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JULY/AUGUST 2011 :: 72(4)
Future of Nursing in North Carolina

The policy forum of this issue takes as its point of departure an April 2011 summit of North Carolina nurse leaders, who met to review and discuss recommendations from The Future of Nursing: Leading Change, Advancing Health, a report recently published by the Institute of Medicine of the National Academies. Commentaries from experts across the state affirm the importance of ensuring that an effective, educated nursing workforce is present; that nursing education involves a seamless process; that nurses can practice to the full extent of their education and training; that nurses are full partners in redesigning health care; and that an effective, comprehensive health care workforce planning system is in place. Also in this issue, original articles address the use Charlotte-area emergency departments for primary care services and the presence of defibrillators in North Carolina public schools.

NOTICE

Call for Applications and Nominations for Editor in Chief of the NCMJ

N C Med J. 2011;72(4):263.PDF | TABLE OF CONTENTS



The North Carolina Institute of Medicine and The Duke Endowment seek candidates for the position of editor in chief of the NCMJ. The position is part-time, includes a stipend, and runs for a term of 3 years, beginning in January 2012. Nominations of and applications from qualified candidates will be accepted. The deadline for receipt of nominations is September 30, 2011; the deadline for receipt of applications is October 28, 2011.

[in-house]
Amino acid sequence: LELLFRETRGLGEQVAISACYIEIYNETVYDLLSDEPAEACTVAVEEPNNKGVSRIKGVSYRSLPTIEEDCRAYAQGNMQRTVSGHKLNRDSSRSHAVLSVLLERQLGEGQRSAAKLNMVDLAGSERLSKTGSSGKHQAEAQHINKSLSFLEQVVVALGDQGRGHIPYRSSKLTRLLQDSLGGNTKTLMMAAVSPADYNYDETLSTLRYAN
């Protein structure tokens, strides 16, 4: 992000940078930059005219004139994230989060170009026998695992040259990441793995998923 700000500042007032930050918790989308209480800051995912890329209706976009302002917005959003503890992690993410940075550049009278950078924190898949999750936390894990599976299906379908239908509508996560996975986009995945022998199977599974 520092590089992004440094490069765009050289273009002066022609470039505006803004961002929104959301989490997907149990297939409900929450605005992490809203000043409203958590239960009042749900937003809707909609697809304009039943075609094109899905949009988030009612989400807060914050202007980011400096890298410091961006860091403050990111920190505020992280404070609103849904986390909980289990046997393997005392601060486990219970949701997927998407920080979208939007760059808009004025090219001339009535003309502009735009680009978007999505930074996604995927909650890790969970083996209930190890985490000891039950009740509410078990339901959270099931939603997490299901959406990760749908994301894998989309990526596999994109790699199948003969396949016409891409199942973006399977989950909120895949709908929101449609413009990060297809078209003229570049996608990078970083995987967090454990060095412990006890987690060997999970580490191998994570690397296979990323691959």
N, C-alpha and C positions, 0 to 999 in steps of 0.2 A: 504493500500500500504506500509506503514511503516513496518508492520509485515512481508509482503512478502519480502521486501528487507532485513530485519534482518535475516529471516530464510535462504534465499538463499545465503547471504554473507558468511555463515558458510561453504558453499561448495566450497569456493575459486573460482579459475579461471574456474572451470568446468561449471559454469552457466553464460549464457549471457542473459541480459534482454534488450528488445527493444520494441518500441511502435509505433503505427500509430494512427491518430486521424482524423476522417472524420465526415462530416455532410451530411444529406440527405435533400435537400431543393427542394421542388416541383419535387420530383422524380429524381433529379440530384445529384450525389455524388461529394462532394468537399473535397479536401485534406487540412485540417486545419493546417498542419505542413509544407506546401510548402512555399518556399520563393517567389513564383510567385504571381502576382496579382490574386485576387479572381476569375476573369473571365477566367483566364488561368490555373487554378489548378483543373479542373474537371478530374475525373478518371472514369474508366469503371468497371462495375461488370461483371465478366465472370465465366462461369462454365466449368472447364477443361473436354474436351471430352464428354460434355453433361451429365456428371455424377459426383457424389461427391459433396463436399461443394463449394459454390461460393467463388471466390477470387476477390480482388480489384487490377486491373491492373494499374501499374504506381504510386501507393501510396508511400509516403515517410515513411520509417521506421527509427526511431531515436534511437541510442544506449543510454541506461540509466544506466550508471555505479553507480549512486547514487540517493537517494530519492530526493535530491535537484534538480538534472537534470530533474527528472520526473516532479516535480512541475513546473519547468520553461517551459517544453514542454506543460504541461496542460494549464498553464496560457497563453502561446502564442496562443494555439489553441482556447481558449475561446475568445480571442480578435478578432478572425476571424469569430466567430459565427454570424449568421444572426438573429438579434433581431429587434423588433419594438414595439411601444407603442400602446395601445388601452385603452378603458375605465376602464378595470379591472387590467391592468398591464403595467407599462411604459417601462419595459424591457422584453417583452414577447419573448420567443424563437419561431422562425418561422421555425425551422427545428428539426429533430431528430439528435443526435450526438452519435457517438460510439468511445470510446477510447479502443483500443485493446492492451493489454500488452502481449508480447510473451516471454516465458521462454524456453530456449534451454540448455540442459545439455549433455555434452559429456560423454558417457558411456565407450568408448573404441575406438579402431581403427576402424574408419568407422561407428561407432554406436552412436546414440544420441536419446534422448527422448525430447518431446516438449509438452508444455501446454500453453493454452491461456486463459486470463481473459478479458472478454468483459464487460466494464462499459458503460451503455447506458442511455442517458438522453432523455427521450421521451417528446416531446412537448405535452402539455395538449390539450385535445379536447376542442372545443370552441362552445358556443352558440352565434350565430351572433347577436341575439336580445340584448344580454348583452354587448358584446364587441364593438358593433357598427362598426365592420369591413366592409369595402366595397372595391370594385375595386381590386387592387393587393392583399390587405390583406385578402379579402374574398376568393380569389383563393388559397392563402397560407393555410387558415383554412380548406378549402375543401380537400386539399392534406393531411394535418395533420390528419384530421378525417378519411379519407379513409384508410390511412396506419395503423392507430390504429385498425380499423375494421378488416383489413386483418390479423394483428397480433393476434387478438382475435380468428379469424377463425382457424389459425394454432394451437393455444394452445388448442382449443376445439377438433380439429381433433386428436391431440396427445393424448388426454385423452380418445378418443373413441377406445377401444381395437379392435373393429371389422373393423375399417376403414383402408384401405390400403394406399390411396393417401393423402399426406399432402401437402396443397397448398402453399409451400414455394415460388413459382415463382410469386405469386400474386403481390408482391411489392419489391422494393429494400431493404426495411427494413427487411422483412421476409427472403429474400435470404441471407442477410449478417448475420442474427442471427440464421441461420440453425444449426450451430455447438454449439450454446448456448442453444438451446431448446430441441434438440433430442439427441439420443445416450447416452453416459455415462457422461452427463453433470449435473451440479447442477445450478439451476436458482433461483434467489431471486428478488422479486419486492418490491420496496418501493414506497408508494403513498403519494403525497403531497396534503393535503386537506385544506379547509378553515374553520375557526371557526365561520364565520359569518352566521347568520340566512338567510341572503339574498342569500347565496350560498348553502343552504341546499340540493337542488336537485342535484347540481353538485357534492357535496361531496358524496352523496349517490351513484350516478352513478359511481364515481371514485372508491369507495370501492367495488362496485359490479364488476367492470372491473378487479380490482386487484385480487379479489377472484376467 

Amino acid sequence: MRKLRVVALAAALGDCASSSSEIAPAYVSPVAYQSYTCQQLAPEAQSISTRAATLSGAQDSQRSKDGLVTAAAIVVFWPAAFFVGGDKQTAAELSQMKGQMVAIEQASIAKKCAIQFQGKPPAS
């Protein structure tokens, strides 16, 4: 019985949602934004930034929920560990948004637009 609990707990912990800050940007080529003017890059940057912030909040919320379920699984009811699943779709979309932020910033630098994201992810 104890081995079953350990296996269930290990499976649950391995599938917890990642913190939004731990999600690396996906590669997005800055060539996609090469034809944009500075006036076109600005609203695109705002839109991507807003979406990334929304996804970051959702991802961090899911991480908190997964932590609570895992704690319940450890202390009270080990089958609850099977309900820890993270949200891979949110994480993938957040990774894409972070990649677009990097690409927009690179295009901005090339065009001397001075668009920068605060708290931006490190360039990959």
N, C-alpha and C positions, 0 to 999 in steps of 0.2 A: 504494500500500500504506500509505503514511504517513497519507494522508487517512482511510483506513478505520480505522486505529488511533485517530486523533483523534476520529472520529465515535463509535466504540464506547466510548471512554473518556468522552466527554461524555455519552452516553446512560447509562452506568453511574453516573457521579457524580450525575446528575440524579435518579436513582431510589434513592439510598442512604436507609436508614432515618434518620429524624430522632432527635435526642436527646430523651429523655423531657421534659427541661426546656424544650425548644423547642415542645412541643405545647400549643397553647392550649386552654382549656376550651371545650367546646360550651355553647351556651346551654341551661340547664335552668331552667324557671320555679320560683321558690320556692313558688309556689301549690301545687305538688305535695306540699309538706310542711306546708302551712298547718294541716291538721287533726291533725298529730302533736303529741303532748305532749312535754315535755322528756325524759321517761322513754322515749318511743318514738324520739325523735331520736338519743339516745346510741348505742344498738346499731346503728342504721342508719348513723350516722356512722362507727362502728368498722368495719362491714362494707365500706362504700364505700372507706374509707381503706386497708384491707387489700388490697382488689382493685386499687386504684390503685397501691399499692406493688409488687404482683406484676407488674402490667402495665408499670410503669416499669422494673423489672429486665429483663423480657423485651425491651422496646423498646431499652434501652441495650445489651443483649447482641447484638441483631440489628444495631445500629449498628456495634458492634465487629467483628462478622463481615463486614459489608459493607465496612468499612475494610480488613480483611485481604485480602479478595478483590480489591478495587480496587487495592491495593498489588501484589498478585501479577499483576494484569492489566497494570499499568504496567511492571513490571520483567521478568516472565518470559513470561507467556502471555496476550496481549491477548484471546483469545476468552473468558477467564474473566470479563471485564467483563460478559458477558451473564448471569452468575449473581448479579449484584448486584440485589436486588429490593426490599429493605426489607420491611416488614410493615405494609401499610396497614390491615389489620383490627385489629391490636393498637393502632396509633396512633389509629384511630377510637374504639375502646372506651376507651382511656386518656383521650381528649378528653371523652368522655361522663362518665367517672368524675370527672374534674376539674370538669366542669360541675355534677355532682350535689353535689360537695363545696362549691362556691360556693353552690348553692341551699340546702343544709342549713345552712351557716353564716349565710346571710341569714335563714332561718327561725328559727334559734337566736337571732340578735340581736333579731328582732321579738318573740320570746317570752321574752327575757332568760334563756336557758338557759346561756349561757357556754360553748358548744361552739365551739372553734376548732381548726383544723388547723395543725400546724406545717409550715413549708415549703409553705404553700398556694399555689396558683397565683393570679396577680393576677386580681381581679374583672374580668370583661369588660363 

The mission of the NCMJ is to disseminate health policy content among North Carolina health professionals, policymakers, and interested lay persons by publishing authoritative commentaries and original research on an array of health-related subjects. The NCMJ was founded as the North Carolina Medical Journal in 1849 by the North Carolina Medical Society. Since 2002, the NCMJ has been published by the North Carolina Institute of Medicine and The Duke Endowment. Six issues are published annually, with a circulation of 30,000.

The editor in chief is responsible for overseeing NCMJ content, including identifying topics for theme issues, recruiting expert contributors, and reviewing contributions for accuracy and quality. The editor in chief plays an important role, along with the publishers and the managing editor, in strategic and operational planning. Candidates must have broad understanding of the North Carolina health system and knowledge of the efforts of leading health care professionals, researchers, and policymakers across the state; candidates should have previous editorial experience with scholarly and/or quasi-scholarly publications and must be able to contribute the time and leadership necessary for timely publication of high-quality content.

Nominations should include a short description of the relevant qualifications of and contact information for the candidate(s). Applications should include a brief summary of the candidate’s background, as well as a short discussion of the candidate’s perspectives on the current status of the NCMJ, opportunities for the NCMJ’s growth and enhancement, and plans for capitalizing on these opportunities. Materials should be saved as a pdf document and should not exceed 2 pages.

Please e-mail materials to Dr. Pam Silberman, president and chief executive officer of the North Carolina Institute of Medicine, at ncmedj@nciom.org.